The optical excitations of elongated graphene nanoflakes of finite length are investigated theoretically through quantum chemistry semiempirical approaches. The spectra and the resulting dipole fields are analyzed, accounting in full atomistic details for quantum confinement effects, which are crucial in the nanoscale regime. We find that the optical spectra of these nanostructures are dominated at low energy by excitations with strong intensity, comprised of characteristic coherent combinations of a few single-particle transitions with comparable weight. They give rise to stationary collective oscillations of the photoexcited carrier density extending throughout the flake and to a strong dipole and field enhancement. This behavior is robust with respect to width and length variations, thus ensuring tunability in a large frequency range. The implications for nanoantennas and other nanoplasmonic applications are discussed for realistic geometries.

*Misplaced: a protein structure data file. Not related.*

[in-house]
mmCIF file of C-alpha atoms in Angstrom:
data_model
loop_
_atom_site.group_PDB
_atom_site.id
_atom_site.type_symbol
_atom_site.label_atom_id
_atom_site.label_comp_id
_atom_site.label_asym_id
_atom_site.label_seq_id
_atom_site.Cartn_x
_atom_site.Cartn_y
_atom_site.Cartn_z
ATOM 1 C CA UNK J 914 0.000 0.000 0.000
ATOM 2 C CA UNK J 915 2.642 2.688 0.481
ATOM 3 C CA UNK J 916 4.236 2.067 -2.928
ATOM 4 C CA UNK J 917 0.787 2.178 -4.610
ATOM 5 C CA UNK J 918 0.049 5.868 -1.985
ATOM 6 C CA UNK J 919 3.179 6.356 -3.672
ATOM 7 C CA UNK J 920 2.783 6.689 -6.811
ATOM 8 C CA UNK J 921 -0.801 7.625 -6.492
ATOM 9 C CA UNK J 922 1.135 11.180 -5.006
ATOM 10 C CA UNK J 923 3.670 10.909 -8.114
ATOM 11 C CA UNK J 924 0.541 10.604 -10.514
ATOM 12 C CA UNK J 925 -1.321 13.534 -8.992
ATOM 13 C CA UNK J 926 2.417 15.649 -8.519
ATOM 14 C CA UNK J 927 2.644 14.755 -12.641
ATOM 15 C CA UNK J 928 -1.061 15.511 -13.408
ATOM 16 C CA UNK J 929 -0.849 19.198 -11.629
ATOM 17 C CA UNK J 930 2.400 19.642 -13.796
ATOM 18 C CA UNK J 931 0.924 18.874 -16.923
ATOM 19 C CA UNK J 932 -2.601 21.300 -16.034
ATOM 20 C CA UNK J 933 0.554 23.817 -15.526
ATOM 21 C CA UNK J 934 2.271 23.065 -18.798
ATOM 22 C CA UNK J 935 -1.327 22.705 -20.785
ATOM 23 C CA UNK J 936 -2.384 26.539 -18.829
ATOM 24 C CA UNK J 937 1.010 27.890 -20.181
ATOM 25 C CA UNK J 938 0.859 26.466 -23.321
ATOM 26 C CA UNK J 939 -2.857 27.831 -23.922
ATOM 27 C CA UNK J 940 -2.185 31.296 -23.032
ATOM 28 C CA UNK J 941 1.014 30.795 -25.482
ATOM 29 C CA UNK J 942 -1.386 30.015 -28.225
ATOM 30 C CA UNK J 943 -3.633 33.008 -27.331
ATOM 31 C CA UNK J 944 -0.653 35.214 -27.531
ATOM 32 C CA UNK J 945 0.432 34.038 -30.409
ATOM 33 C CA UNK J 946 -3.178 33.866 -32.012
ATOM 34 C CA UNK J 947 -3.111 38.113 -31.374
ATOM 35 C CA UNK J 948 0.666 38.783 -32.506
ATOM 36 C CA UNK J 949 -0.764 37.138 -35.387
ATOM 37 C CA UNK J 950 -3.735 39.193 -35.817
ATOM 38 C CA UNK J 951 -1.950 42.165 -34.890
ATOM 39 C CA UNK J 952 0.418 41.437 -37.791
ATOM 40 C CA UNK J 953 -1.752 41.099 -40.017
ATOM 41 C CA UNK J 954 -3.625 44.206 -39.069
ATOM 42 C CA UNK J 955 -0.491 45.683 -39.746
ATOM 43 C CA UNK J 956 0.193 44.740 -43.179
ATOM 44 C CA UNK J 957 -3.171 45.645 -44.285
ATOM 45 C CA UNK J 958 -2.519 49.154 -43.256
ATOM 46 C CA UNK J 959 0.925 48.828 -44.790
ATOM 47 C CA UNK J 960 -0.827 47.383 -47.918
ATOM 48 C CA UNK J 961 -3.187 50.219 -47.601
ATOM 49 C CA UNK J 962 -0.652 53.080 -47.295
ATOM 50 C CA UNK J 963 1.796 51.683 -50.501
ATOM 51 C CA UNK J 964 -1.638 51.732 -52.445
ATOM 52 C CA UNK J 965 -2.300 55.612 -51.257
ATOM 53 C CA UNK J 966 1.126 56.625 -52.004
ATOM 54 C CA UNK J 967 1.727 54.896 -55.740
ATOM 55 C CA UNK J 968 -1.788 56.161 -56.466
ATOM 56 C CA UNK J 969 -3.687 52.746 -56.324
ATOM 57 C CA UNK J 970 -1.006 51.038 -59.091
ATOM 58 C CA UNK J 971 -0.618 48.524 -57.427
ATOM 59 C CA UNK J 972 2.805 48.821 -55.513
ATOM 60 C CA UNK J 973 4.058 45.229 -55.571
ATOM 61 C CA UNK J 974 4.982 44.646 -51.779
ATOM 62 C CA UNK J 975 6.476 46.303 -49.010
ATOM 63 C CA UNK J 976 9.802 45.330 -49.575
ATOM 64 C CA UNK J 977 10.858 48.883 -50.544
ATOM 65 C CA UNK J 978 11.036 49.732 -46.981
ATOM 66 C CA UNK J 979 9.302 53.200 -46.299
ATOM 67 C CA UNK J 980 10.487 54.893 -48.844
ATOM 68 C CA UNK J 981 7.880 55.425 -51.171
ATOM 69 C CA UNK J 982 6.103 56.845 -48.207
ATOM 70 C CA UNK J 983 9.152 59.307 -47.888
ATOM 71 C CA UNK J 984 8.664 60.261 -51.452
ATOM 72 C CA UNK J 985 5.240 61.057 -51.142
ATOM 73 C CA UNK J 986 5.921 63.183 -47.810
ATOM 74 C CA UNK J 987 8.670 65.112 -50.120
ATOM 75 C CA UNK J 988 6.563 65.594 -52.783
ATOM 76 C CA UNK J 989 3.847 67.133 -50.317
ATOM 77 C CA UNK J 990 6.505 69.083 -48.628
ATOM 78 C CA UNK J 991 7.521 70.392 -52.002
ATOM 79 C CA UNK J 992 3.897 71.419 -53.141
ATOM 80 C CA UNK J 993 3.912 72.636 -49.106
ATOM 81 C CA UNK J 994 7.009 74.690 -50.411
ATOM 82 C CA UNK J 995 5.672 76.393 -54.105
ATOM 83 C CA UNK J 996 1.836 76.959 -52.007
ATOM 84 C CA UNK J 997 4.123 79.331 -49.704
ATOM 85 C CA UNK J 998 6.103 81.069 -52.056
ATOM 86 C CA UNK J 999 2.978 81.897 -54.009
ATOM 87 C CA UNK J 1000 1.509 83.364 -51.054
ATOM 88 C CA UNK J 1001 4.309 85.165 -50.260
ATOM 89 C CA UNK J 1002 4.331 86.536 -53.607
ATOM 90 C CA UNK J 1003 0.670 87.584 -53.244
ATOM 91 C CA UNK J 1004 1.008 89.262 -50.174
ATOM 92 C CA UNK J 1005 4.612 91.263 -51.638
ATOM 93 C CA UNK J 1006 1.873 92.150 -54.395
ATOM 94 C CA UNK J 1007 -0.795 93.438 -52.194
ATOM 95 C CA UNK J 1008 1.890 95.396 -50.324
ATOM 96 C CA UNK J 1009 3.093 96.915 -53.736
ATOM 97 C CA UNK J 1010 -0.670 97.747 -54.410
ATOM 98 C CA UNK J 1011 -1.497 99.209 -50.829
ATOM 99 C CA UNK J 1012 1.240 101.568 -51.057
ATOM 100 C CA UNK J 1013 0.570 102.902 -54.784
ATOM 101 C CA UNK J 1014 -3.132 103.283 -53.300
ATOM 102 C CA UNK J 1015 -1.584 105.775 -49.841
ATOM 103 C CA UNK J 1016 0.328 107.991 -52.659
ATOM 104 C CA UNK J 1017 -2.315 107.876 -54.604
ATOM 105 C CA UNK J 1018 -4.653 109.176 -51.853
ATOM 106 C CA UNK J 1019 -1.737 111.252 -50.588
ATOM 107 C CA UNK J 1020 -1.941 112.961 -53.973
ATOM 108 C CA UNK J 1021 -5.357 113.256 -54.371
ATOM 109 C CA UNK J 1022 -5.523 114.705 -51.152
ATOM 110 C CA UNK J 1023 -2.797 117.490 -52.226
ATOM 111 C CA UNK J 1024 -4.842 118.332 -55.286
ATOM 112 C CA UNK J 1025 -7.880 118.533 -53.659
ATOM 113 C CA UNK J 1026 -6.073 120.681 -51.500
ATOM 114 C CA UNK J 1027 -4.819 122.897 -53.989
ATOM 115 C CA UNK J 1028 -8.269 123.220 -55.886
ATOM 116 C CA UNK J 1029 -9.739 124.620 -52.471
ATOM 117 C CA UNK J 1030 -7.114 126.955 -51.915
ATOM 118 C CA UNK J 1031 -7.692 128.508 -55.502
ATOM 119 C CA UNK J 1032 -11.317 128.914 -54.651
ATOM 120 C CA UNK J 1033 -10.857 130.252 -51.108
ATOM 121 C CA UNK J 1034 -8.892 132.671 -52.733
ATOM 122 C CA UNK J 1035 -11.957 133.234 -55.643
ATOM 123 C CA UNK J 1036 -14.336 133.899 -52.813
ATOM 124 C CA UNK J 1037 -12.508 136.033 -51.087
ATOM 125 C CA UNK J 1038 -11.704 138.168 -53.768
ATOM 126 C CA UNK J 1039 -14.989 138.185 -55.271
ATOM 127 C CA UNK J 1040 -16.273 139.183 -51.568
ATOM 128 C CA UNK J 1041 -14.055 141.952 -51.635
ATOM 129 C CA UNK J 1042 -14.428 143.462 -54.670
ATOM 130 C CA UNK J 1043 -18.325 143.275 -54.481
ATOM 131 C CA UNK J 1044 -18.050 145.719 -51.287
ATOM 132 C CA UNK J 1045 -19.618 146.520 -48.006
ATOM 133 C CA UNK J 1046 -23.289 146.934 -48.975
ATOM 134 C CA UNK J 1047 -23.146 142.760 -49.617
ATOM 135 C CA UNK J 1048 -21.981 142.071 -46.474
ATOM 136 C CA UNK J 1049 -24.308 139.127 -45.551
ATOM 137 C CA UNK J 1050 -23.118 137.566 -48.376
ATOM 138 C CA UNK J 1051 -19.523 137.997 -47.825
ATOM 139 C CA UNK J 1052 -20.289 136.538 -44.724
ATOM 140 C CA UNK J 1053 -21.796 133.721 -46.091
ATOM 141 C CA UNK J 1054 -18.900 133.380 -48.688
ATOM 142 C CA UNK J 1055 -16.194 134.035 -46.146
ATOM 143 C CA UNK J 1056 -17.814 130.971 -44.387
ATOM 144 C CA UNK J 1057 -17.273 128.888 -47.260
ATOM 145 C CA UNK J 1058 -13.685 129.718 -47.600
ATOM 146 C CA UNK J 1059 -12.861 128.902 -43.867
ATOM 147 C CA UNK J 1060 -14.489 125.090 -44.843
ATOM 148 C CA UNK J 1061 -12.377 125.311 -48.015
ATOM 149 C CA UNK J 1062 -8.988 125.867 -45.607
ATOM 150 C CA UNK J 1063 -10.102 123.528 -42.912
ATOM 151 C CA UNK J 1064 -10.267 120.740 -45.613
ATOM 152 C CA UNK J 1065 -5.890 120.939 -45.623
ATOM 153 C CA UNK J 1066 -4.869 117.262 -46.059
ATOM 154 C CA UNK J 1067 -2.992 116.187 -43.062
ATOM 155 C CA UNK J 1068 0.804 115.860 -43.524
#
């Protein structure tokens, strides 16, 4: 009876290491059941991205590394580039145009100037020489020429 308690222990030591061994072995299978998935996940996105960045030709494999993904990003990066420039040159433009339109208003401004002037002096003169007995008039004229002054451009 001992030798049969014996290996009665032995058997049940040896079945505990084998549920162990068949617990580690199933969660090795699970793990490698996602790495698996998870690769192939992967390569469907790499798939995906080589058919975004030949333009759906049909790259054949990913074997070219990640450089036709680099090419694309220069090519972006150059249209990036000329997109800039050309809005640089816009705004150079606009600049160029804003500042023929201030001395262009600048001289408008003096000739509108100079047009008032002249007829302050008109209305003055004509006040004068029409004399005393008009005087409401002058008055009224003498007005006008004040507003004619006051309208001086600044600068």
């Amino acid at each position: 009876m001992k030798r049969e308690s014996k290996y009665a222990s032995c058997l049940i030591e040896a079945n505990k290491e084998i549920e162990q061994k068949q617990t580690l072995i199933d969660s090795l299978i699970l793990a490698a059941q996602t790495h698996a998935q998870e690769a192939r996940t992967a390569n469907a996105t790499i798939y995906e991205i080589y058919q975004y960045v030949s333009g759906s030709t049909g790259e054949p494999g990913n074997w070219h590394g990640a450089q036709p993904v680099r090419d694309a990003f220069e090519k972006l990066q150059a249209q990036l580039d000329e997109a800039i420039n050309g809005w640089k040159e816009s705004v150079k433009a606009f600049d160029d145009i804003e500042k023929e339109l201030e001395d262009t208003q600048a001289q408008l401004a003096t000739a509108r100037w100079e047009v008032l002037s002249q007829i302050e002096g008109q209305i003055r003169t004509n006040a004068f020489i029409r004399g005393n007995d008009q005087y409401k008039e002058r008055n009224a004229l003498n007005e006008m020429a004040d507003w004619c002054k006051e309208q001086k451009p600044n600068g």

ASJC Scopus subject areas
- Materials Science(all)